is reasonably in agreement with 0.27 V of ZnO/nSi(1 0 0) by magnetron sputtering [11]. In the charge transportation process of the nc-ZnO/ p-Si heterostructures, there are many interface states, due to the contacts of nanograins with Si substrates, which plays an important role in the depletion layer. If a positive voltage is gradually applied to the p side with respect to the n side, the potential barrier decreases, and the depletion layer gets narrower. The electrons from the conduction band of ZnO may tunnel through the junction potential barrier to the empty interface states and then transfer into the valence band of Si, without climbing the barrier, to produce a tunneling current. Under negative voltages, holes in the valence band of Si hardly transfer from the p to the n side due to the interface states. The breakdown voltage for this heterostructure is very large, in agreement with experimental results. Fig. 5 shows a typical C–V relation obtained from the formed nc-ZnO/p-Si heterojunctions measured at a high frequency of 1 MHz in dark and at room temperature. As observed from the figure, 1/C2–V variation is linear in the voltage range studied, indicating that there is little number of deep levels [15]. The typical features of an n-type metal oxide semiconductor capacitor with an accumulation region are observed, indicating that the junction is abrupt. The variation of capacitance as the bias decreases is caused by changes of the thickness of the carrier depletion region. The straight lines extrapolated to

Fig. 4. Arrhenius plot of the saturation current at 3.1 V for nc-ZnO/ c-Si heterojunctions.

Fig. 5. 1/C2 versus voltage plot of an nc-ZnO/c-Si heterojunction measured at 1 MHz in dark.

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1/C2 = 0 give the value of built-in potential Vbi = 1.49V, which is quite large compared with the reported value for sputtered ZnO:Al/Si 0.56 V [11]. The discrepancy is due to the different interface state densities at the heterojunction interfaces [16]. The difference of built-in potential indicates on a different interface state density at the heterojunction interface or composition and strain. In nanocrystalline ZnO films, the ratio of volume to surface is larger than that of columnar films, and the strain in nanocrystalline films is smaller than that of columnar films. Moreover, the conduction type of substrates and Al dopant are different. These induced the different interface state density at the heterojunction interface. Therefore, the built-in potentials of nc-ZnO/p-Si is larger than that of ZnO:Al/n-Si heterojunctions. Moreover, it should be noted that qVbi (q the electronic charge) obtained from C–V data is larger than the activation energy Ea got from I–V data. Though the value of qVbi is close to the activation energy, the forward current in heterojunctions is determined by the thermionic emission of carriers over a potential barrier of qVbi [17]. In the nc-ZnO/p-Si heterostructures, the qVbi obtained from the C–V plot is larger than the activation energy got from the temperature dependence of the saturation current. Thus tunneling seems to be an important factor in determining the current flow mechanism [18]. This result further supports the tunneling mechanism of the nc-ZnO/p-Si heterostructures.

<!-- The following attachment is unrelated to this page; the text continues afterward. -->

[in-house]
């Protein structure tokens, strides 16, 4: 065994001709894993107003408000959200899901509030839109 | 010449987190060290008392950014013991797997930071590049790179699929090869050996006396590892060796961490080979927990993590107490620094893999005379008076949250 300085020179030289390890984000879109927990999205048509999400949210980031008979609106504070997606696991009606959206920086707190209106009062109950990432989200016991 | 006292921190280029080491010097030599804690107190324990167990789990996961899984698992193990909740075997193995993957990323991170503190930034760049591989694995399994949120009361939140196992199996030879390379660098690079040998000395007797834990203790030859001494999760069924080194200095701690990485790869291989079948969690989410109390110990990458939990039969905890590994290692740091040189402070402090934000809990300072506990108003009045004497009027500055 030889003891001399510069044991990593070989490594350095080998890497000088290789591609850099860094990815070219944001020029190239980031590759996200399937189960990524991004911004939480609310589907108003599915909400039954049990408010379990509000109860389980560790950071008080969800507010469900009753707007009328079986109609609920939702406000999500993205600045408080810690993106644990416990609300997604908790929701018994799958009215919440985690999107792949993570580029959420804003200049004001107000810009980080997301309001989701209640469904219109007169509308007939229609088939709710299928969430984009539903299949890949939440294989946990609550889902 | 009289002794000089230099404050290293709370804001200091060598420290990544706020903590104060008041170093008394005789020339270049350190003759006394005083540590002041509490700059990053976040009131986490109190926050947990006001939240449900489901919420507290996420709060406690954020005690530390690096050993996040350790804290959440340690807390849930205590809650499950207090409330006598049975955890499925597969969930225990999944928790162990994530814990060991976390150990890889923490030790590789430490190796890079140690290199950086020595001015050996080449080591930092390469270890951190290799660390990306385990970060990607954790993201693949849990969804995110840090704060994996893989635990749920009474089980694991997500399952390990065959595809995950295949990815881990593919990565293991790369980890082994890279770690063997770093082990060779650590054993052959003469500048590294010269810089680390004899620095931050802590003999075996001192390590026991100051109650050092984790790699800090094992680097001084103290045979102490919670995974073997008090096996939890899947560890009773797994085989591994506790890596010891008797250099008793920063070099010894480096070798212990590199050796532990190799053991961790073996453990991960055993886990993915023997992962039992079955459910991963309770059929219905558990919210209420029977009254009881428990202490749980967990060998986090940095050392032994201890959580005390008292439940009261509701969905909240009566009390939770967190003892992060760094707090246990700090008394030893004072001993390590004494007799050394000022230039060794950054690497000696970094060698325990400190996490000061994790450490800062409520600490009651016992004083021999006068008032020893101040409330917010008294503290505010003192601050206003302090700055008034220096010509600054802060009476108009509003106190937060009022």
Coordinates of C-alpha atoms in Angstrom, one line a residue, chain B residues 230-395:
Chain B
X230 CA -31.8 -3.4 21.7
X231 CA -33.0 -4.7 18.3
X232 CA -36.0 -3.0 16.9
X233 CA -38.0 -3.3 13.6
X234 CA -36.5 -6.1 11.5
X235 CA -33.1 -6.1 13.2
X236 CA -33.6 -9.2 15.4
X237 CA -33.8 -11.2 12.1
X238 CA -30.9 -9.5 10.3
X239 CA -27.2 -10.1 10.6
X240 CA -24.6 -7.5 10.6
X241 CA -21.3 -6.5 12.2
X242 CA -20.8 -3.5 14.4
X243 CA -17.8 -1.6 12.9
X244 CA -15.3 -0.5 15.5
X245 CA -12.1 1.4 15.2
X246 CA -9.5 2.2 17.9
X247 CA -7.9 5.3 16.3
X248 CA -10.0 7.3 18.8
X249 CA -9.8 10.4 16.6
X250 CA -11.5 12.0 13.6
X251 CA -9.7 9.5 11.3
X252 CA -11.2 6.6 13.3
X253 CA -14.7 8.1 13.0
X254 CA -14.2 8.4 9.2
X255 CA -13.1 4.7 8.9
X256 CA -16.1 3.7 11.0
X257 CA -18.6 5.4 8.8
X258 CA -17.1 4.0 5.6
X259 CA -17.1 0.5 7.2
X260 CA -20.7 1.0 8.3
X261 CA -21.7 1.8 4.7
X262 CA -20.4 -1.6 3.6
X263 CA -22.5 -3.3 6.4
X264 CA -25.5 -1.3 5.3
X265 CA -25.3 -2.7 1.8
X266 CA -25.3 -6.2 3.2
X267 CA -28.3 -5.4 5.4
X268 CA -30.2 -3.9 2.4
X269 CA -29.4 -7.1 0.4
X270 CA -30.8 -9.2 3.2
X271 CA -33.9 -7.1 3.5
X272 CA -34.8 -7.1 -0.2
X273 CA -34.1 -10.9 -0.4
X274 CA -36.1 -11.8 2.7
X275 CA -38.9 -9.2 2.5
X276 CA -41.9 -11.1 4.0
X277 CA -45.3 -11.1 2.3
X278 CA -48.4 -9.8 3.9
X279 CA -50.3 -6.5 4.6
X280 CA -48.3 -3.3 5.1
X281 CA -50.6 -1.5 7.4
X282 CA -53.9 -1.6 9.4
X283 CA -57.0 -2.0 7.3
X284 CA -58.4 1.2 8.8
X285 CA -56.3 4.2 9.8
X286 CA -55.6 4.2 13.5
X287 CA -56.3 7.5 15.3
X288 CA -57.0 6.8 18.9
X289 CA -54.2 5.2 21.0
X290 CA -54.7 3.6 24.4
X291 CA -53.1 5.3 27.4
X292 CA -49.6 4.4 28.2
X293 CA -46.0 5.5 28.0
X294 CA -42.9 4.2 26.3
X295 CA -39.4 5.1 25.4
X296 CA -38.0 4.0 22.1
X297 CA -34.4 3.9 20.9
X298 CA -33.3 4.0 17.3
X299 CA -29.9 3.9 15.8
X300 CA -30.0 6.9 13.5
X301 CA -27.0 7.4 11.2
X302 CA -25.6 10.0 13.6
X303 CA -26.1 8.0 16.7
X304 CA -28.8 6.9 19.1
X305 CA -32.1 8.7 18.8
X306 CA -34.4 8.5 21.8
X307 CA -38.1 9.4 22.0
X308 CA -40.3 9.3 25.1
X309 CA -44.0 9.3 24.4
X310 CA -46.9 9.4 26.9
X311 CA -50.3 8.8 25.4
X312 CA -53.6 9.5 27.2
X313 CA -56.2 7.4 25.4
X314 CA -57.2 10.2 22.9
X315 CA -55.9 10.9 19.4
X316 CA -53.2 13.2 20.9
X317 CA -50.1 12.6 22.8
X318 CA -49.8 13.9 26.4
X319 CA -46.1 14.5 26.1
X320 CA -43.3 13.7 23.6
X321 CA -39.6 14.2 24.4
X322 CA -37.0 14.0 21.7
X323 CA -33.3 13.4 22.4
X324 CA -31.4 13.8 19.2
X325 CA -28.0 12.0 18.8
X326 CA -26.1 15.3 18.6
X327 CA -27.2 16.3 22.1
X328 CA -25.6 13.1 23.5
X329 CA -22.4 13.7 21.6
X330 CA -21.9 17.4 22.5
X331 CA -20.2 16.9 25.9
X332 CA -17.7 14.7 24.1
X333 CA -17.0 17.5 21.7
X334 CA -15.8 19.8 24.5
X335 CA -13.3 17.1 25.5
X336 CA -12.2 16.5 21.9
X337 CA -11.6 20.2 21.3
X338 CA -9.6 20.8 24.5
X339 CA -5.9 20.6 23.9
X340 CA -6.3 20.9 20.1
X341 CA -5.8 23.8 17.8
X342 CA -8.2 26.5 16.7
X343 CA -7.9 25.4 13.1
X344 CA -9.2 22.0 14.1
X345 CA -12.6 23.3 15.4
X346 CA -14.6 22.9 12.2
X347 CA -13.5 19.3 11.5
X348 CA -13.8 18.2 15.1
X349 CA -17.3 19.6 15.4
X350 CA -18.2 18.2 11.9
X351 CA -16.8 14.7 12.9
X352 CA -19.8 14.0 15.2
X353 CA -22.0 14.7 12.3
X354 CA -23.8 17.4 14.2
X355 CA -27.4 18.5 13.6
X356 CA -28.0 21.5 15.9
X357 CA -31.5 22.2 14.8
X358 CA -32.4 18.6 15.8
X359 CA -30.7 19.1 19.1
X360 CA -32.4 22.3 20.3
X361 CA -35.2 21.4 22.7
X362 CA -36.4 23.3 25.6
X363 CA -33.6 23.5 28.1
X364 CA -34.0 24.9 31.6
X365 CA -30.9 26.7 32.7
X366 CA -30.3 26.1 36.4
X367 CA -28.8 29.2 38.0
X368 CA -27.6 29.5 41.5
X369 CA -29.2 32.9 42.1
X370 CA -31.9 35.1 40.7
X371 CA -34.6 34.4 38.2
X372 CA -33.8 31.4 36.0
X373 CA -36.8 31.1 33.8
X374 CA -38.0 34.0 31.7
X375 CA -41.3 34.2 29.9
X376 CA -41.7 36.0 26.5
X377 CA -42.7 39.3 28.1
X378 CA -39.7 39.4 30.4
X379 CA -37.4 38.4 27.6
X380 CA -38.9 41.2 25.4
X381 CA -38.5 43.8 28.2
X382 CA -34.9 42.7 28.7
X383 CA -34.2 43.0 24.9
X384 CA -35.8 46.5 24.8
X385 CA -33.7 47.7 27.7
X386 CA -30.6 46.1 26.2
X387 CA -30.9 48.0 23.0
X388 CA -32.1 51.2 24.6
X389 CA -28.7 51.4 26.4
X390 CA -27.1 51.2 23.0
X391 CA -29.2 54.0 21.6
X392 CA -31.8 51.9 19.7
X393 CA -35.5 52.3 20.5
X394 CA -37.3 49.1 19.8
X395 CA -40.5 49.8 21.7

4. Conclusions In summary, the n-type nc-ZnO/p-Si heterostructures have been successfully fabricated on Si(1 0 0) substrates using a simple sol–gel process. XRD and AFM measurements showed that ZnO films consisted of 50–100 nm polycrystalline nanograins with hexagonal wurtzite. The I–V characteristics of nc-ZnO/pSi heterostructures showed rectification clearly. Temperature-dependent I–V measurements revealed that at forward bias, the multi-tunneling model was applicable to the heterostructures, and the activation energy of saturation current was about 0.26 eV. C–V measurements confirmed the existence of an abrupt junction. The built-in potential 1.49 V much larger


than the activation energy further confirmed the tunneling model. It is promising that nc-ZnO/p-Si heterostructures would lead to many exciting new devices.

Acknowledgements This work was supported by the National Natural Science Foundation of China under Grant No. 90201038, 50472009, 10474091, and by Knowledge Innovation Program of Chinese Academy of Sciences No. KJCX2-SW-04-02.